Sixty Seconds Newsletter 
A Monthly Update from Senior Resources of West Michigan  
An Area Agency on Aging Serving Muskegon, Oceana & Ottawa counties
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National Area Agencies on Aging

Medicare open enrollment begins

It's the time of year for Medicare open enrollment.

Medicare/Medicaid Assistance Program (MMAP) office will only be taking appointments; no walk-in visits are accommodated. 

For more information or to schedule an appointment, call 231-733-3572. 


Speak up! Anytime day or night. Report abuse and neglect.

Senior Resources' Elder Care Specialists are available to assist with Options for Long Term Care
Call: 231-733-3585
or Toll Free:  1-800-442-0054. In Oceana - 231-559-0331.
October 2017
Who Should You Trust? State Bar offers free estate planning seminar in Muskegon

The State Bar of Michigan seminar, "A Living Trust Education Initiative:  Who Should You Trust? Avoiding Estate Planning Mistakes" provides essential estate planning information and the warning signs of deceptive annuity sales practices that could potentially jeopardize your economic stability.  Attend the State Bar of Michigan's free seminar on Wednesday, Oct. 11, at 3 p.m., hosted by Senior Resources at Tanglewood Park, 560 Seminole Road, Muskegon, to gain empowerment in making estate planning decisions. 

During the presentation, you will learn how to identify and avoid "trust mill" scams.   These scams tout the benefits of a "trust-based" estate plan irrespective of specific needs and make exaggerated statements about the probate administration process to create a seemingly convincing story on why a "trust" and an annuity are the only good estate planning choices.  The annuity's long-term investment requirements, the hefty penalty for early withdrawals, and the salesperson's commission are typically buried in the paperwork.  The percentage-based commission provides substantial incentive for the annuity salesperson to quickly close the deal.  These aggressive annuity sales tactics have also been effectively used against veterans applying for Veteran Affairs benefits.  Come to this seminar to become aware of these sales tactics used to gain access to you and your hard earned savings. 

It is important to make sure that the person giving you estate planning advice is a licensed lawyer concerned about your best interests and last wishes and not about making a commission on a sale.  If you already have an estate plan in place, this seminar will help you to gain peace of mind that you can ignore solicitation from non-lawyers suggesting that something more is needed.  Attend the seminar to avoid becoming an unsuspecting victim and receive a specially-designed folder containing essential estate planning information and easy-to-remember reminders of the warning signs of trust-based estate planning and annuity scams.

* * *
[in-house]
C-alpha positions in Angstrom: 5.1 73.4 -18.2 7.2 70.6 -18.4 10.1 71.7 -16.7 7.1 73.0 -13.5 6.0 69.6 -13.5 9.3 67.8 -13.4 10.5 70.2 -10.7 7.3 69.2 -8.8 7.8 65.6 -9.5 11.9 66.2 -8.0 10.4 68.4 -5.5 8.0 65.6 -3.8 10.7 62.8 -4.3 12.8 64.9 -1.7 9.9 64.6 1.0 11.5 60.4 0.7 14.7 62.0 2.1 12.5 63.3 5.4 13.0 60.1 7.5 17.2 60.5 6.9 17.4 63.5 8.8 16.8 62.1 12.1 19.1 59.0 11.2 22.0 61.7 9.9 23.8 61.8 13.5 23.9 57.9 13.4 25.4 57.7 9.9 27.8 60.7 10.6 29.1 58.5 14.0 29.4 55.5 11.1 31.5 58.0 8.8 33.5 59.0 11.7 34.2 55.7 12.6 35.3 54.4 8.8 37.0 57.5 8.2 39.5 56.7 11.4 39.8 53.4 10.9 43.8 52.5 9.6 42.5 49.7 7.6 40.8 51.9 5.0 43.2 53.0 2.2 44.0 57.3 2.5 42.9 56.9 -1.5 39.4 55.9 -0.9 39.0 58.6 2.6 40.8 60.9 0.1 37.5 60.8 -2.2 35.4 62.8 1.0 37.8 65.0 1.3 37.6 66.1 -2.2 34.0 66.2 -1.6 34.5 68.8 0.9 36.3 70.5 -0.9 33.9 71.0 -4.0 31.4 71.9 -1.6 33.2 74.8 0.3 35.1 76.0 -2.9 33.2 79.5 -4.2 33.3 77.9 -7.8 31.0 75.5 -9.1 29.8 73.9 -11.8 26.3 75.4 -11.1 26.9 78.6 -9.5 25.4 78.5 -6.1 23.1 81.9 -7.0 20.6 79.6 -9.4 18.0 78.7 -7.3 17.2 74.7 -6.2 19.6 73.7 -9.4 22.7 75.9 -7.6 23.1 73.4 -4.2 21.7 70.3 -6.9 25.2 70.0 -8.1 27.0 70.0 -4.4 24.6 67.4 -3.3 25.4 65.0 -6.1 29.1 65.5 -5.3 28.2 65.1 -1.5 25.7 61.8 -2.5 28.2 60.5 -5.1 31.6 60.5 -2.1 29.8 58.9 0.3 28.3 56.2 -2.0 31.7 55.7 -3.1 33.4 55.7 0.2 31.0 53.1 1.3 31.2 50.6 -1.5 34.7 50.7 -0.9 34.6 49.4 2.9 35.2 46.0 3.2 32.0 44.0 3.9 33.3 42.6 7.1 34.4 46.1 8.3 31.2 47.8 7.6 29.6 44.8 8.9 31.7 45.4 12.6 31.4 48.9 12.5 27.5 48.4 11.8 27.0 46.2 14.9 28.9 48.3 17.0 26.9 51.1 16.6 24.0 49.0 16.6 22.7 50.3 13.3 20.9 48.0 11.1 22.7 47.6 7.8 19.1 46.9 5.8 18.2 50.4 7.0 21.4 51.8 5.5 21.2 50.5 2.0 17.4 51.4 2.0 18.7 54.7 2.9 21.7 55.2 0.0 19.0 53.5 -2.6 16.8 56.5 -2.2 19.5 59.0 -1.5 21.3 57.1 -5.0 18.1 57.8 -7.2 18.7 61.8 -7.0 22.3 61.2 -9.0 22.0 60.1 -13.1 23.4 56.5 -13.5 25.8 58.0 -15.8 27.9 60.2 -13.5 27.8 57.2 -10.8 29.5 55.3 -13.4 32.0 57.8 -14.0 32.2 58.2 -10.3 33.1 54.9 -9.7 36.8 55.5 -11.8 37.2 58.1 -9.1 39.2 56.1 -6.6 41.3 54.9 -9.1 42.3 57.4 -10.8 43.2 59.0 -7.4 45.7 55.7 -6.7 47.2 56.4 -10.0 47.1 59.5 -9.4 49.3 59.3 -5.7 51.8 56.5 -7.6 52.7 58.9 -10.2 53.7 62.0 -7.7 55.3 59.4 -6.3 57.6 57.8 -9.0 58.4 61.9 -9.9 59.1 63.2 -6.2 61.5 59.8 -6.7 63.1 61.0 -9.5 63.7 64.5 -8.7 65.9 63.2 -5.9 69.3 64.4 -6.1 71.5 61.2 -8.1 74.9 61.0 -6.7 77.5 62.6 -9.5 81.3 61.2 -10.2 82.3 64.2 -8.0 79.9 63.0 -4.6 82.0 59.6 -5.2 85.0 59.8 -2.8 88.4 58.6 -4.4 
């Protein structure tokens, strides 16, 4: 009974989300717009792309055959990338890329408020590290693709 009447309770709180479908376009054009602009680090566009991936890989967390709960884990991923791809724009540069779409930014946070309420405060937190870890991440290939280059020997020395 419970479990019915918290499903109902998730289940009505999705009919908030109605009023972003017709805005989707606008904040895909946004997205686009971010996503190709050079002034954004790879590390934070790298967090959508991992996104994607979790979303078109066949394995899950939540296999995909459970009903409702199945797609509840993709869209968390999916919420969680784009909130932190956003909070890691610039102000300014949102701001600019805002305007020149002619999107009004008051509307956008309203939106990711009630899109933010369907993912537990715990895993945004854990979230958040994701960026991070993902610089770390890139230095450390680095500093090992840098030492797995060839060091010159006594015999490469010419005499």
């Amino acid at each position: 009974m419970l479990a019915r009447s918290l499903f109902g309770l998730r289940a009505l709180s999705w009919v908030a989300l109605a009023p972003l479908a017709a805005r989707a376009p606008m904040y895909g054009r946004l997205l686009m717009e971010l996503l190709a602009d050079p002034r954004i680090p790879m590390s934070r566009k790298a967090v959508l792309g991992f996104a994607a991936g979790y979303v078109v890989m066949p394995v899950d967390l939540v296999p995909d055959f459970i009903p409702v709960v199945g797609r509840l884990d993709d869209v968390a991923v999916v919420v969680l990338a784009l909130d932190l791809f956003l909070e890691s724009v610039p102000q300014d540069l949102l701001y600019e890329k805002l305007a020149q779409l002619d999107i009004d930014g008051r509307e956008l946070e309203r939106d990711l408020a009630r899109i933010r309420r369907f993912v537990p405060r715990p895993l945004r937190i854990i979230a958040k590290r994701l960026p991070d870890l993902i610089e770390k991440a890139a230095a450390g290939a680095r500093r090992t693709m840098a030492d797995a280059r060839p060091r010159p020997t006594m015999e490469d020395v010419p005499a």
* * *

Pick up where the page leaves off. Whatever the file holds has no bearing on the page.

For more information, contact State Bar of Michigan Professional Standards Division Paralegal Amy Emmons at (517) 346-6343 or email at

Legislative update
In Lansing...Legislators are continuing to introduce bills to address issues that affect Michigan's senior citizens, especially elder abuse.  Representative Robert Kosowski (D-16th District, Westland) recently introduced two bills, House Bills 4994 and 4995, which would require public education about elder abuse and data collection on incidence of such abuse.  The bills have been referred to the House Committee on Families, Children, and Seniors.

House Bill 4994 would require the Aging and Adult Services Agency, subject to appropriation, to conduct a public education campaign emphasizing zero tolerance for elder abuse. The campaign would have to include information about the signs and symptoms of elder abuse, potential causes, resources available to help prevent elder abuse, locations for reporting elder abuse, and contact information for programs offering services to victims of elder abuse. The campaign would have to include, but would not be limited to printed educational and informational materials; audio, video, electronic, and other media; and public service announcements or advertisements.

House Bill 4995 would require the Aging and Adult Services Agency (AASA) to collect data on elder abuse possessed by state and local agencies to identify the incidence of elder abuse. AASA would have to create an interagency reporting system that contained a uniform set of standards to collect and analyze the data. Further, AASA would have define elder abuse and the minimum age of an older person so it could accurately compare similar data from different state and local agencies.  In defining elder abuse AASA could incorporate the different types of physical, sexual, and emotion abuse, active and passive neglect and financial exploitation.

County and city human services agencies, adult protective services agencies, and other community organizations that provide services to older persons would have to report incidences of elder abuse to AASA, including the number of referrals, investigations, and substantiated cases and demographic information on victims and perpetrators.

Biennially, AASA would have to report to the governor and legislative leadership the agency's recommendations for defining "elder abuse" in statute, the types of reporting requirements to be instituted to prevent the incidence of elder abuse and the programs available to prevent abuse and to provide services to victims of abuse.

Reprinted with permission of Area Agencies on Aging Association in Michigan.
Senior Resources of West Michigan Inc